Rotary International research shows that – "Members don’t quit Rotary. Members quit Rotary clubs "
Consider why members leave Rotary: (RI Research)

1. Club Culture – (all behaviors and attitudes, a feeling) 
If the club is not running smoothly, the culture may not be good. The Club Health Check can be used to help determine a club’s culture.

2. Engagement –
Some members do not feel that they are a part of the club. Involve all members in the club experience. Different members take leadership roles.
Listen to all. Don’t let one person, or small group, dominate club leadership or activities.

3. Flexibility – (Willing to change)
The club is reluctant, or not willing, to make changes to club structure or philosophy. Clubs need to make changes in the club for the good of the club.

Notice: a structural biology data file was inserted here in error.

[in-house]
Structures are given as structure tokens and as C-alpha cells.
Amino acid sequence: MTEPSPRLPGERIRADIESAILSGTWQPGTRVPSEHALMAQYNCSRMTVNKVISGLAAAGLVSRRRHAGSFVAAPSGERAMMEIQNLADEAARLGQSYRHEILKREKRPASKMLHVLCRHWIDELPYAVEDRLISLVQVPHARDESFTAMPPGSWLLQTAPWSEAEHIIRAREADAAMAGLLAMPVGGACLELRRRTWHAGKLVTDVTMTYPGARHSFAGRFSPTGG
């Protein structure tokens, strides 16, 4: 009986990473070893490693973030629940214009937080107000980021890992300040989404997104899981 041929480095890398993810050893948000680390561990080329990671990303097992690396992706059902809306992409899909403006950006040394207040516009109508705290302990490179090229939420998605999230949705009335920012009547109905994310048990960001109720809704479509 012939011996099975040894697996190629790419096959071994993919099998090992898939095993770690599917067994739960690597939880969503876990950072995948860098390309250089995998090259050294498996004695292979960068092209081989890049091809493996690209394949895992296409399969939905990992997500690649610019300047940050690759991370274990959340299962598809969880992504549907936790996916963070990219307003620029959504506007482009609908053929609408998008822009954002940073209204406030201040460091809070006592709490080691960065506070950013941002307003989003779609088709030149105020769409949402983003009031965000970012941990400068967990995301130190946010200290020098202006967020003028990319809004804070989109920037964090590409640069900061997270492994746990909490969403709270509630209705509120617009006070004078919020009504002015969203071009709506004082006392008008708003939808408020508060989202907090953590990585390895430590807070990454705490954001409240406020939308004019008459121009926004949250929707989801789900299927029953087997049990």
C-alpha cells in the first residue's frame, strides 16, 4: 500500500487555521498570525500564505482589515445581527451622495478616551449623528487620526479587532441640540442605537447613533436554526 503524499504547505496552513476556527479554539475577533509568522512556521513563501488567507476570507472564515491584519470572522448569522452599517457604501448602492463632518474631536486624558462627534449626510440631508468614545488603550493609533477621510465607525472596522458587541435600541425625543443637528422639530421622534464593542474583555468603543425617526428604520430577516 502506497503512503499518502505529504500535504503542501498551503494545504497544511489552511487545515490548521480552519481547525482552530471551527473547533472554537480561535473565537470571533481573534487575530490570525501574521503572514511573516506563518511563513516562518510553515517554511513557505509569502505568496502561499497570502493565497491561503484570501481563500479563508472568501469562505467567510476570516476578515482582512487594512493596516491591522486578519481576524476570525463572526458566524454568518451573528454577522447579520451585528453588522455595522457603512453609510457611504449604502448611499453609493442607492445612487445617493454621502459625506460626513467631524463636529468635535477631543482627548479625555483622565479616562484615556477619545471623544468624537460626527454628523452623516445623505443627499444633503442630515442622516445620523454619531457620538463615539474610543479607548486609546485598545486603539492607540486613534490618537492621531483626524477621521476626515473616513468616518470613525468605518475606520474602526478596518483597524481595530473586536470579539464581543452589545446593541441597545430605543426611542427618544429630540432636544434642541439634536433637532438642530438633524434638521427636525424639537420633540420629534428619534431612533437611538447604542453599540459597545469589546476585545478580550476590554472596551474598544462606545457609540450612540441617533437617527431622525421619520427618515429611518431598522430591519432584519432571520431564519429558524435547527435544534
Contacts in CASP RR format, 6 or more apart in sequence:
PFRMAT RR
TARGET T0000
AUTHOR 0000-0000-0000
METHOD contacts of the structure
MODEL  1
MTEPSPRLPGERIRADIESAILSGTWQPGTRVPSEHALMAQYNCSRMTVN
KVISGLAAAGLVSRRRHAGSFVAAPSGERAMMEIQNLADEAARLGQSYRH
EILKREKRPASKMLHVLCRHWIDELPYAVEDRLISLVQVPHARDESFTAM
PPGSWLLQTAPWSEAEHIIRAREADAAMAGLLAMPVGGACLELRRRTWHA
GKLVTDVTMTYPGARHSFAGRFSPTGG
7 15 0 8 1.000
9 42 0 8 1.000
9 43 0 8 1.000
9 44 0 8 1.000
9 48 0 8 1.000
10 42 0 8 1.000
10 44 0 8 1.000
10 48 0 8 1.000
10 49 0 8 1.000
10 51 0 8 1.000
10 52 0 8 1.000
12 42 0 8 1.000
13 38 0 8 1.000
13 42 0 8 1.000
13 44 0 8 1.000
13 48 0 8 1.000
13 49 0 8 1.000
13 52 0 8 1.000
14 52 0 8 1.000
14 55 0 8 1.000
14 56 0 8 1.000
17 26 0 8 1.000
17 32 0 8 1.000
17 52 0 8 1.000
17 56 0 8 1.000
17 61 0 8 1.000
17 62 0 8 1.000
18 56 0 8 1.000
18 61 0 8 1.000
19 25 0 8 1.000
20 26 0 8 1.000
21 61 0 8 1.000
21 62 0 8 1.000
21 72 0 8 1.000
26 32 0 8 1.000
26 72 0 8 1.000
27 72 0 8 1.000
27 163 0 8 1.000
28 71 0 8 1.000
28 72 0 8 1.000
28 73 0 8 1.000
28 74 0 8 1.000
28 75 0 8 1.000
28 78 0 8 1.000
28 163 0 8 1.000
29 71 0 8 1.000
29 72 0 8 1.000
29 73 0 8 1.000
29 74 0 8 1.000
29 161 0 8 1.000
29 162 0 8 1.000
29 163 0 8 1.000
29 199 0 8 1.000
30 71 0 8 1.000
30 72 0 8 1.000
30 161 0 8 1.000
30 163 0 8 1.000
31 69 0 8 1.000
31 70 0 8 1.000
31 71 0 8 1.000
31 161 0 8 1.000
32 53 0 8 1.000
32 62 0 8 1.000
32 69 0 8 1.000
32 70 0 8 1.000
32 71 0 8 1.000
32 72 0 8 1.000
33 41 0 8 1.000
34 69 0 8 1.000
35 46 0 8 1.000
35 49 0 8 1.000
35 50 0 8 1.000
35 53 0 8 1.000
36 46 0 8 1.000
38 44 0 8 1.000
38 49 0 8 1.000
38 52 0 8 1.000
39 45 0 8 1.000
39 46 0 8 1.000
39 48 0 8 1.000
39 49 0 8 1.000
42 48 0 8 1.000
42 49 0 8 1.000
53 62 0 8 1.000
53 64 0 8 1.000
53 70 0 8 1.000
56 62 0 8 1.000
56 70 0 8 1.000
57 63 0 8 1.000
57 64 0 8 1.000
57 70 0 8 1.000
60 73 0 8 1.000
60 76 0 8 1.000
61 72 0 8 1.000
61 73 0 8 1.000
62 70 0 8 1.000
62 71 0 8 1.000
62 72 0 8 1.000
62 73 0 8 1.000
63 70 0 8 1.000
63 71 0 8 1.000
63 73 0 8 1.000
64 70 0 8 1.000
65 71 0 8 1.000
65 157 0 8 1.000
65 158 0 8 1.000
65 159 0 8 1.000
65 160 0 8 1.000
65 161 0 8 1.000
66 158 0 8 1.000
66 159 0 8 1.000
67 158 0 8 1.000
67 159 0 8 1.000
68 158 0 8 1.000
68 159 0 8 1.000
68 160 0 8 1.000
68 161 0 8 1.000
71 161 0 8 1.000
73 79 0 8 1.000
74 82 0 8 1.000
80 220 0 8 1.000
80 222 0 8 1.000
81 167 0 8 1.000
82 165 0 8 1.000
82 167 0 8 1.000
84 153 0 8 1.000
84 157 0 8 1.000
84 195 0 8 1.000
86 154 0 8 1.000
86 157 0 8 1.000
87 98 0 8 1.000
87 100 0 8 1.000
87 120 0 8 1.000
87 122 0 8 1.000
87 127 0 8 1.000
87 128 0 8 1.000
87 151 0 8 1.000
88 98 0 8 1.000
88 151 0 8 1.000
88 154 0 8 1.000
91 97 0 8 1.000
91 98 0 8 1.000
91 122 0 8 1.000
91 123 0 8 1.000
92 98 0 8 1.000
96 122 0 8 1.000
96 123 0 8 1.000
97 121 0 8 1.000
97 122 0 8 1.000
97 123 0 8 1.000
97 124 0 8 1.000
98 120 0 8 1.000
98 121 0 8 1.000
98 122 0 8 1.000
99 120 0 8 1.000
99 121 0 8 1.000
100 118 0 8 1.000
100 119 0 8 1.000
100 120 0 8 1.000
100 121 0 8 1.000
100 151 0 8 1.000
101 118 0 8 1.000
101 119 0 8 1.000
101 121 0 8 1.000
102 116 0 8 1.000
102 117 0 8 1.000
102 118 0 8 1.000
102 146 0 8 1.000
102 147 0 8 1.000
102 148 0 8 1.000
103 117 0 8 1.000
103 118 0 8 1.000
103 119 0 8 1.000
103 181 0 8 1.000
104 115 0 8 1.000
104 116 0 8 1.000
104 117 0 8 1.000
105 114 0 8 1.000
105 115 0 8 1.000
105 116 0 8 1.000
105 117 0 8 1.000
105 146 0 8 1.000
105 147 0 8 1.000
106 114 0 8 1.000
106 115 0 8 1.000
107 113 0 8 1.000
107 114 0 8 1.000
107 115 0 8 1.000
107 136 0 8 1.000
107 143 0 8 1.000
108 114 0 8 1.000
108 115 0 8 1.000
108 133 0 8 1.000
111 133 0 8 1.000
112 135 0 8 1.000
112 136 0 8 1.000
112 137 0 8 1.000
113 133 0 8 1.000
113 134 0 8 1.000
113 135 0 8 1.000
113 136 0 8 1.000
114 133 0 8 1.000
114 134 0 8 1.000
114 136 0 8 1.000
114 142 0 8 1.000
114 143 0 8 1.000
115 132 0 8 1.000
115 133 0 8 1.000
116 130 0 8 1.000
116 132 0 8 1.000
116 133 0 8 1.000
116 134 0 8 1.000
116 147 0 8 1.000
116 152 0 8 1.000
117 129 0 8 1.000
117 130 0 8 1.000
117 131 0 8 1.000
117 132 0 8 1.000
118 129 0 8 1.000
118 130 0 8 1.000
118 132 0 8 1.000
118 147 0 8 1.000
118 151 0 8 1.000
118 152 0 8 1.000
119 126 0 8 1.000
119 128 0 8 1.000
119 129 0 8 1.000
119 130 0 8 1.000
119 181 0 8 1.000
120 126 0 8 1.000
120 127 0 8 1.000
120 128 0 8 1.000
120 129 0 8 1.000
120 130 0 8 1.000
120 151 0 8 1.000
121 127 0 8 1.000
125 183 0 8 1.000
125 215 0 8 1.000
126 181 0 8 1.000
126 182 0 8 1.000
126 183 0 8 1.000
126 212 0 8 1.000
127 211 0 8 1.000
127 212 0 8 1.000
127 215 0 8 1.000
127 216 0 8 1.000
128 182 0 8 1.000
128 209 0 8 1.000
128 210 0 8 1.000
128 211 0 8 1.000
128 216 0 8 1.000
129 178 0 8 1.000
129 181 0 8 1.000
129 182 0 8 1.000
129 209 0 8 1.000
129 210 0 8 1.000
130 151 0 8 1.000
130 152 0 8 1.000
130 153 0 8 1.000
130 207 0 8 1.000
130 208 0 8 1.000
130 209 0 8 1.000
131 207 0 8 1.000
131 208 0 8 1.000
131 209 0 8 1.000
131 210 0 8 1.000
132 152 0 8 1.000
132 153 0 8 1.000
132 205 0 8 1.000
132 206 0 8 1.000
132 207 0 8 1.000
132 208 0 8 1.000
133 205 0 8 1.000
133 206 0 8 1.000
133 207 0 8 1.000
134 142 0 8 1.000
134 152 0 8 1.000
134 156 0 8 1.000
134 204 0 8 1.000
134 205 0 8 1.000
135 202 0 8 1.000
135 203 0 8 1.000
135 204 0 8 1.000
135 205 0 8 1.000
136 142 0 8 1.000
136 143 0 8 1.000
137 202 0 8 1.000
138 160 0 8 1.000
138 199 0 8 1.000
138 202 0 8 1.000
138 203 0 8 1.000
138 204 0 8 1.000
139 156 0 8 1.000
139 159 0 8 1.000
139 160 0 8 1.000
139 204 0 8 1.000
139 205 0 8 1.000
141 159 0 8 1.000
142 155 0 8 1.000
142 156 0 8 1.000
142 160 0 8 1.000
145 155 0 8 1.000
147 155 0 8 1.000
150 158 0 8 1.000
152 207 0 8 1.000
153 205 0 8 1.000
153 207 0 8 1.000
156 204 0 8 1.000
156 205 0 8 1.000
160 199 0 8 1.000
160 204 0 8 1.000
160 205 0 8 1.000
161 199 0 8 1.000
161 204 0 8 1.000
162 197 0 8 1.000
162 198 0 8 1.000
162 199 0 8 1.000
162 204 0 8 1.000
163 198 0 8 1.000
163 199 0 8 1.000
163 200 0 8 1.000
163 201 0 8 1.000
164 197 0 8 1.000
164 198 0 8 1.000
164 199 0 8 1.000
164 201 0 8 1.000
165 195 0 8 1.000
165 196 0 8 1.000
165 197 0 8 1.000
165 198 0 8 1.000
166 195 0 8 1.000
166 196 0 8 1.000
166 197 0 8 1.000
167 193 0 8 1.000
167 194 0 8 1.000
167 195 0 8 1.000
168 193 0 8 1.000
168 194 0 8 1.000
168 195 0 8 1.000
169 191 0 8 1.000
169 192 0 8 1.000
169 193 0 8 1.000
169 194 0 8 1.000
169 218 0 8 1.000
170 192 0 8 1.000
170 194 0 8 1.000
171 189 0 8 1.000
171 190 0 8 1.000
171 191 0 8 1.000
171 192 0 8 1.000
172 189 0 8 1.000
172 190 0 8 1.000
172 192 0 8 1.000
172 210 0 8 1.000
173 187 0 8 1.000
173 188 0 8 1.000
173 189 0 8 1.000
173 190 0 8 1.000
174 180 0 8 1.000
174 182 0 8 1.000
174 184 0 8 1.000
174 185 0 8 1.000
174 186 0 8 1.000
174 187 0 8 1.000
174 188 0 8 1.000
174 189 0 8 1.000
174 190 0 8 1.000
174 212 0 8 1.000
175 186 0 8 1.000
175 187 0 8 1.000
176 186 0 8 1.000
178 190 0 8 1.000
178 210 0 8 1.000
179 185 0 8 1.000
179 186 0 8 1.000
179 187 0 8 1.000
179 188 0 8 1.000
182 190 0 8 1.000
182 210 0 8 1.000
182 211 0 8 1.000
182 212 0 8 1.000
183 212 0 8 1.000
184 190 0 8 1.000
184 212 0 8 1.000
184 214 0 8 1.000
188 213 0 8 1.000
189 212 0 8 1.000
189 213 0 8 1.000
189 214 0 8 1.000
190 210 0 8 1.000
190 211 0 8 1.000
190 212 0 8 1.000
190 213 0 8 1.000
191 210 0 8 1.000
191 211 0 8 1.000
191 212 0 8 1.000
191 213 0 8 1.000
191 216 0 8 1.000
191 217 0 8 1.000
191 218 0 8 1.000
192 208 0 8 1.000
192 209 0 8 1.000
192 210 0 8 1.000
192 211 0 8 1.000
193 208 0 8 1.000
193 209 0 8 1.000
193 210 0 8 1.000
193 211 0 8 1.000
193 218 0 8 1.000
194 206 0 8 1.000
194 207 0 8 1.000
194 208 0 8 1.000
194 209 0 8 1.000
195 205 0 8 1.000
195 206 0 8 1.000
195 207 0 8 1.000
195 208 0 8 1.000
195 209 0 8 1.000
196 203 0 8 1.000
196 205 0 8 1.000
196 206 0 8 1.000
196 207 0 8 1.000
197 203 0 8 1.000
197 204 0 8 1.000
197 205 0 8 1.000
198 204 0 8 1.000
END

Clubs need to be willing to consider changes to meetings (time, day, place, meals, etc.)

4. DEI – Diversity, Equity, and Inclusion
The club does not reflect the community without bias. Clubs need to invite all members without bias. Members need to treat each other equally without bias.
Clubs need to include every member in all they do without bias.
Consider the attributes of a successful Rotary club: (RI Research)
1. The club has strong leadership (President and/or Board).
2. The club sponsors and participates in many events and projects.
3. The club is highly visible in the community.
4. The club has clear goals (President’s goals and club’s strategic plan).
5. The club is active in engaging members.
As your club thinks about growing your membership, consider this formula:

The Rotary attrition rate in North America currently is 15.5%   ---   (July 1 member count X .155 = expected members lost in one year)
Membership Success Target = 1 member greater than the club’s actual attrition rate
What are your membership retention and attraction goals for the next six months? And how will you achieve them?
Submitted by David Bills, District Membership Chair